Presentation on theme: "MRSA-staph A Common Sense Approach to Management November 1, 2007 (Advance with Mouse Click or wait for automatic change.)"— Presentation transcript:
MRSA-staph A Common Sense Approach to Management November 1, 2007 (Advance with Mouse Click or wait for automatic change.)
What is Staph? Staphylococcus Aureus are common bacteria found on skin or in the nose % of healthy people carry staph In most cases these bacteria are normal and DO not present a health concern
Staph in Schools We have seen staph infections in schools for years. Most commonly diagnosed as impetigo Staph live on inanimate objects for months and months! It’s everywhere……supermarket, the mall, restaurants, hospitals, nursing homes.
What is ca-MRSA Community Acquired Methicillin Resistant Staphylococcus Aureus A germ that commonly used antibiotics do not kill. Many believe it’s the “over-use” of antibiotics which have led to this “superbug”. Staph…..MRSA….What’s the difference?
Ca-MRSA (cont.) MRSA has been seen in hospitals and nursing homes for decades. Now seeing it in the community, hence the name (CA-MRSA)
So if it’s that common, why is it in the news so much? Student death triggers chain reaction. Public Health Authorities say there is NO epidemic nor unusual cluster of cases, as those two deaths were unrelated. Public Health Authorities view this as a chance to educate the public about prevention of this and many other diseases.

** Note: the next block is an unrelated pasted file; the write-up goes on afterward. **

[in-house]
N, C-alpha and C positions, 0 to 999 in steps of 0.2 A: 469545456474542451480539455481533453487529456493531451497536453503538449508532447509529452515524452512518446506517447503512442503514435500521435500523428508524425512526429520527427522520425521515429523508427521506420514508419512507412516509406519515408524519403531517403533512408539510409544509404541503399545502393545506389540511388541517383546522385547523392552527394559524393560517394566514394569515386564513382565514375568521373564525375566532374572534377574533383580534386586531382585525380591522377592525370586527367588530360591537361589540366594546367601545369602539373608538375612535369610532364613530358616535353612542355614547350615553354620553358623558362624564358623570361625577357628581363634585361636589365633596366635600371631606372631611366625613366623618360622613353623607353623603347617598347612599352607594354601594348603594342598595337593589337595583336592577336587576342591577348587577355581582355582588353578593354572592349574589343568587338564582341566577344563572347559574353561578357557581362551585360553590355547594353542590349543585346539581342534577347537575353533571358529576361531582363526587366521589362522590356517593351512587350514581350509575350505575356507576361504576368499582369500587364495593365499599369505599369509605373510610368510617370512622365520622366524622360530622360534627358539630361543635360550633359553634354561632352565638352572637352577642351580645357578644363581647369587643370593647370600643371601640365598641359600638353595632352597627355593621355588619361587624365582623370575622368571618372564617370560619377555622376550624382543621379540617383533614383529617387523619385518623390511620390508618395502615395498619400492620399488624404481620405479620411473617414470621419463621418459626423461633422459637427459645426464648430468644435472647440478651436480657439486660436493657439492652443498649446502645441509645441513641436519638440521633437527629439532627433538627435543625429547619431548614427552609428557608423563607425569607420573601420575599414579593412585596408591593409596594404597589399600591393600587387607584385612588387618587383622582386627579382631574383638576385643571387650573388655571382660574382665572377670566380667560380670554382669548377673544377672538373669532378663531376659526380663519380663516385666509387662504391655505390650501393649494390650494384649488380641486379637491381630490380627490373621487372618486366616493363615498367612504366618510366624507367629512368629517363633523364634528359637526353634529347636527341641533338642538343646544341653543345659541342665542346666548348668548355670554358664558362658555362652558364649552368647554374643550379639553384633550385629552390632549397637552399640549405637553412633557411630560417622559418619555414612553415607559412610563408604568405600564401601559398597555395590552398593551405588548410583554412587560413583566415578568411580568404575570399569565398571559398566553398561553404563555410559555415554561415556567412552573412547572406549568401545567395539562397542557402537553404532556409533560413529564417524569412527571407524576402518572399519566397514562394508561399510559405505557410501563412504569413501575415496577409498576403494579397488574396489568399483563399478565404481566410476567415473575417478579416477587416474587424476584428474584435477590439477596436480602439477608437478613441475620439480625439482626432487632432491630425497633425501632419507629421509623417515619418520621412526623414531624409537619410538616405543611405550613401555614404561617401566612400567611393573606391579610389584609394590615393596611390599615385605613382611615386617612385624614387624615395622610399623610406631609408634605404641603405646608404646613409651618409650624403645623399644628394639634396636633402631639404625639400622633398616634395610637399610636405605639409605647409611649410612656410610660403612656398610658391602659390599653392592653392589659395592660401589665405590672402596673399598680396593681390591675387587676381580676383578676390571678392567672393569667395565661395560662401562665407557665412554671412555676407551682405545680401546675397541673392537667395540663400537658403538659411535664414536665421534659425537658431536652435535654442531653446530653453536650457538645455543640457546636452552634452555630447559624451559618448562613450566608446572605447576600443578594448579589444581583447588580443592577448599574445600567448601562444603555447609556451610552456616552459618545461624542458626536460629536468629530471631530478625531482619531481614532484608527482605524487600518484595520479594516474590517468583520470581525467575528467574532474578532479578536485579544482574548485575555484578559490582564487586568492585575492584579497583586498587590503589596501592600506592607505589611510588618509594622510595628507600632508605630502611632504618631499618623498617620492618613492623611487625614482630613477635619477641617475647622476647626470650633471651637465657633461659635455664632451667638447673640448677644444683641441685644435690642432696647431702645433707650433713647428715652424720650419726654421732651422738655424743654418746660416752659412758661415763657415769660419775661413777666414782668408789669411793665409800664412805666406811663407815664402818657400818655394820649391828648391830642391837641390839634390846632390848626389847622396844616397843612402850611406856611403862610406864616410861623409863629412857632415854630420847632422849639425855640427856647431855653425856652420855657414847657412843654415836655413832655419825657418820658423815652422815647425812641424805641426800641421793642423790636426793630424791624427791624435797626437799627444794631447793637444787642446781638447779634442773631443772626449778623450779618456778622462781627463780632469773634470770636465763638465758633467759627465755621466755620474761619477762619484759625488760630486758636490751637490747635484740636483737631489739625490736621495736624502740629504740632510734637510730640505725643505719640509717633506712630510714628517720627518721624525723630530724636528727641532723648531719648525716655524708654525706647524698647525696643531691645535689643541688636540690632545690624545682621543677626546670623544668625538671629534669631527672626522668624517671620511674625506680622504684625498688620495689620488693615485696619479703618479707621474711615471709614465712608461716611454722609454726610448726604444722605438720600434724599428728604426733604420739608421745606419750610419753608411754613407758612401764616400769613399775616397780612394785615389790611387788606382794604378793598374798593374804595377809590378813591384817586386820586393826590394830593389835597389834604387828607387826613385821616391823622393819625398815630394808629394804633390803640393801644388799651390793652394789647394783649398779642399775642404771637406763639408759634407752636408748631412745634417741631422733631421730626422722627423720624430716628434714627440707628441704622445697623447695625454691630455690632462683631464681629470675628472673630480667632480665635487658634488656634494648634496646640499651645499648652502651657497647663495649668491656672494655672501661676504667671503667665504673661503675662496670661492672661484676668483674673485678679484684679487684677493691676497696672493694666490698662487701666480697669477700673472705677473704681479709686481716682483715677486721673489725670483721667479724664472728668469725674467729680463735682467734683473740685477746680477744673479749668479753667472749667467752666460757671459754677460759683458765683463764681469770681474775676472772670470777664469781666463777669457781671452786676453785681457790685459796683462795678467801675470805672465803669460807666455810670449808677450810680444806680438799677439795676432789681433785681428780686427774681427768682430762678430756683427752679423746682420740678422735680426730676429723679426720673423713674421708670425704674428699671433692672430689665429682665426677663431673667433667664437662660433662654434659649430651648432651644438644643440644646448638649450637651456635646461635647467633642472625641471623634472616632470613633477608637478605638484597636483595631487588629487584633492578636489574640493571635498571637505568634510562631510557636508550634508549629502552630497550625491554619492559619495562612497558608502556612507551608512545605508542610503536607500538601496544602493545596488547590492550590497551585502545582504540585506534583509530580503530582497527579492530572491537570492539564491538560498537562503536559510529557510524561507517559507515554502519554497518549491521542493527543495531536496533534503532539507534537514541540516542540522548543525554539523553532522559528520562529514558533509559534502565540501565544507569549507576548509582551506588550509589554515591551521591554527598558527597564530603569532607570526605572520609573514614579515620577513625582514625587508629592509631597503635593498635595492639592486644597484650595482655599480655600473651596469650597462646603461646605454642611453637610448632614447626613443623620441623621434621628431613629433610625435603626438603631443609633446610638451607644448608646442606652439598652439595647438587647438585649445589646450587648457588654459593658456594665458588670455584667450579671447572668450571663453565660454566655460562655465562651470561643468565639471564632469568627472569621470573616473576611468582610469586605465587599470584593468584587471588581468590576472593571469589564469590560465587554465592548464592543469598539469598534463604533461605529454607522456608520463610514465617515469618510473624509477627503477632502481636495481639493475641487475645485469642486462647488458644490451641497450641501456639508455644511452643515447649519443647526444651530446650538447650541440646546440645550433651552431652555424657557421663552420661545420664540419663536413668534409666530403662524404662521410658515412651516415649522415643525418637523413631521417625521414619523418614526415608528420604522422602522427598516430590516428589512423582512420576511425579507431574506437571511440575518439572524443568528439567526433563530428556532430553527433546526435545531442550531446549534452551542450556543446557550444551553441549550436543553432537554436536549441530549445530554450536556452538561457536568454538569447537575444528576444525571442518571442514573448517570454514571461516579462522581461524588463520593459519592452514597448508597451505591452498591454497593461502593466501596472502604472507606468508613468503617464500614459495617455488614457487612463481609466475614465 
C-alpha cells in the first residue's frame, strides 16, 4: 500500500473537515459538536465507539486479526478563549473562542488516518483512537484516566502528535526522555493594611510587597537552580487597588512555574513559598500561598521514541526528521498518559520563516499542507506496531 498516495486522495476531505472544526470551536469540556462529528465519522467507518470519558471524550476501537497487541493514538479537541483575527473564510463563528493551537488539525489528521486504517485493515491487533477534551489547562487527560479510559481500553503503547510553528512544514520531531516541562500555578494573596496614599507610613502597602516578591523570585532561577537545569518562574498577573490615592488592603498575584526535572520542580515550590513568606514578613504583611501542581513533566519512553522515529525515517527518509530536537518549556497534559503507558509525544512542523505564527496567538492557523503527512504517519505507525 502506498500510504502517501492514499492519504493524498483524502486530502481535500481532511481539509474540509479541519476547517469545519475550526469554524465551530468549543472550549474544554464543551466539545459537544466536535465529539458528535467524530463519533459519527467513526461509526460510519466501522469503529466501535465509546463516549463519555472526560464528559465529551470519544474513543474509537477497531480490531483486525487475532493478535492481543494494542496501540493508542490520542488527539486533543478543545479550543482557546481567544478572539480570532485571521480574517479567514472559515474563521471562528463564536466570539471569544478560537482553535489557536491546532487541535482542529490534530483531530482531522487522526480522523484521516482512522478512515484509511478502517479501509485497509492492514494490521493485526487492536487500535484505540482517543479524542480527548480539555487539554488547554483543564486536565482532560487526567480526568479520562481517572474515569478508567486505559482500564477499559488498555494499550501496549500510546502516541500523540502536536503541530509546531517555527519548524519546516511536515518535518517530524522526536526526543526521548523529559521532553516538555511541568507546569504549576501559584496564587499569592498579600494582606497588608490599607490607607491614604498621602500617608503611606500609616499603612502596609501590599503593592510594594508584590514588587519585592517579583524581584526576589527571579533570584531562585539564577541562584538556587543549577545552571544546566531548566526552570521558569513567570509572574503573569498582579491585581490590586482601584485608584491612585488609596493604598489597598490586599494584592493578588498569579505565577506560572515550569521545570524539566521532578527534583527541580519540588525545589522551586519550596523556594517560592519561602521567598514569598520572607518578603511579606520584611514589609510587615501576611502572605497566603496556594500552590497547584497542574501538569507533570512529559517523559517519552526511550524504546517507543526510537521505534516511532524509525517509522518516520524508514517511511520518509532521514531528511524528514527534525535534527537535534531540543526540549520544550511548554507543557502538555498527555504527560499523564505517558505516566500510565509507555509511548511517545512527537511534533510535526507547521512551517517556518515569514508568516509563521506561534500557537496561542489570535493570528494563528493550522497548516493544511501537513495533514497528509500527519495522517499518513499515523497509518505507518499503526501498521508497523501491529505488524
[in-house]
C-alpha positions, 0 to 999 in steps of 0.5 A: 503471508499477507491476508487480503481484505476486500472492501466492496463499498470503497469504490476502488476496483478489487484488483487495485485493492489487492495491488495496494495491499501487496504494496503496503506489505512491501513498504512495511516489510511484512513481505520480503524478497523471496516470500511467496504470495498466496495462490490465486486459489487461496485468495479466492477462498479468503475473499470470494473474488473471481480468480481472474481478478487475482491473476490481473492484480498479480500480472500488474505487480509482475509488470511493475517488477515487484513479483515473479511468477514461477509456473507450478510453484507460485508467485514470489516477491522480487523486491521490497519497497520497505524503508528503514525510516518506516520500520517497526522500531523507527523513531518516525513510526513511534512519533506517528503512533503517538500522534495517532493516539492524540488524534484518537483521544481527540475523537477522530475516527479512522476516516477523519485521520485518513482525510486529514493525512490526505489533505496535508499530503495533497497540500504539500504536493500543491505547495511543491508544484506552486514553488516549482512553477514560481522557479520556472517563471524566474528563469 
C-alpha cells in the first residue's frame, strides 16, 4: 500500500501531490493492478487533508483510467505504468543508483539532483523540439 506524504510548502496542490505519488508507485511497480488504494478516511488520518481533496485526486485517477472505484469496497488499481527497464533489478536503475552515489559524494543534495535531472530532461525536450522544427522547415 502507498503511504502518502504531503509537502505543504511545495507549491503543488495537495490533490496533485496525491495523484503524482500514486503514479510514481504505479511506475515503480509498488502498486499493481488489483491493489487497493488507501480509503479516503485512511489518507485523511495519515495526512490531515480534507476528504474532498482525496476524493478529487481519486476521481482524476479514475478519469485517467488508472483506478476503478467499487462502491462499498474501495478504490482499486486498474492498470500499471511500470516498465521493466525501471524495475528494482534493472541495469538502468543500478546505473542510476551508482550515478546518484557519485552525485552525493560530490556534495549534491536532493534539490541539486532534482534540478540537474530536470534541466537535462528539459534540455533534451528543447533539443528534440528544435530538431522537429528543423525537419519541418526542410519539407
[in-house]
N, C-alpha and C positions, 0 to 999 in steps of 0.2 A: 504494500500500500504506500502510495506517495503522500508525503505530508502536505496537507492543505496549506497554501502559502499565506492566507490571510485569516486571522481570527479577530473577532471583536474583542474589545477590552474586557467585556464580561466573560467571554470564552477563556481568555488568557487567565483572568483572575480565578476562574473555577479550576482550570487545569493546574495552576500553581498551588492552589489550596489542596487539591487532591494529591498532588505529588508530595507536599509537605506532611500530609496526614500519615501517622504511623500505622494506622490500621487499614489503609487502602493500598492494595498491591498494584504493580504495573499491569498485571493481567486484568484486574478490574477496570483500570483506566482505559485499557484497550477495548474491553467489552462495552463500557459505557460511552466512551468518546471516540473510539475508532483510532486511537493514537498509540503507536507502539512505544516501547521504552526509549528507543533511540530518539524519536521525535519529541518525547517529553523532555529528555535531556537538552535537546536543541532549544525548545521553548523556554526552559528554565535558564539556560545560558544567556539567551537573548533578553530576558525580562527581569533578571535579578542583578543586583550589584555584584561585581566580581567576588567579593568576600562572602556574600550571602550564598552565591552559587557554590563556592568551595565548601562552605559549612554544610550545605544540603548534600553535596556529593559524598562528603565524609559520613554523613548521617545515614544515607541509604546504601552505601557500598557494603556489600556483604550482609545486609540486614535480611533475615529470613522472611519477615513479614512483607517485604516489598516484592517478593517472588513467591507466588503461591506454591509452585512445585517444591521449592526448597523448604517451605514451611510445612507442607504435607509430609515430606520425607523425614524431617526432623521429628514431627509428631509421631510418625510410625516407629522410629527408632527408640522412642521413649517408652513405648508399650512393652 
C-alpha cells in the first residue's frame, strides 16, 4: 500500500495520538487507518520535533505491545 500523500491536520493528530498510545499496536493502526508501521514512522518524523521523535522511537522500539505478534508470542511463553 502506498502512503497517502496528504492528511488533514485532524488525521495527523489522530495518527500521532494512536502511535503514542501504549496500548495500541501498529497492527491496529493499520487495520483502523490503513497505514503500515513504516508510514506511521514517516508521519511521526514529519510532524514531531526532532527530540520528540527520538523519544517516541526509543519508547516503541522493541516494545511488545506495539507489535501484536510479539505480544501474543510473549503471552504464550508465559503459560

What Does MRSA Look Like? Skin Infections that may appear as: Pustule or Boil Little pus filled bumps May resemble a spider bite Become red, swollen, and painful Commonly occur at sites of visible skin trauma (cuts, abrasions, and areas of body covered by hair).
MRSA Treatment Almost all MRSA infections can be treated by drainage of pus with or without antibiotics. More serious MRSA infections require hospitalization, possible wound debridement and IV antibiotics.
MRSA Management In Schools The best way to prevent MRSA transmission is by frequent hand washing. If soap and water are unavailable, use 60% alcohol based hand sanitizer. Skin infections must either be covered by a dry bandage which is sealed on all 4 sides or be non- draining prior to returning to school.
Who’s Job is it Anyway? This is NOT solely a Custodial Department issue! Everyone plays a part in prevention. Teachers need to make certain their students have frequent hand-washing opportunities. We all need to take ownership within our work environment.
Custodial 101 Cleaning- The general removal of soil from surfaces by standard methods. (Detergent, Water and Friction) Sanitizing- Reduce the number bacteria on inanimate objects to a “safe” level, but does not necessarily destroy organisms. e.g-sani-wipes, forks, knives, plates. Disinfecting- A process of destroying disease producing organisms. e.g- Quats, floors, counter-tops, bathrooms Sterilize- Destroy all forms of microbial life. This cannot be done in a school system!
Cleaning Clean is first School surfaces require regular cleaning and removal of soil and dust. The effectiveness of Disinfectants is reduced when soil exists. The physical action of scrubbing with detergents and rinsing with water removes large numbers of microorganisms from surfaces.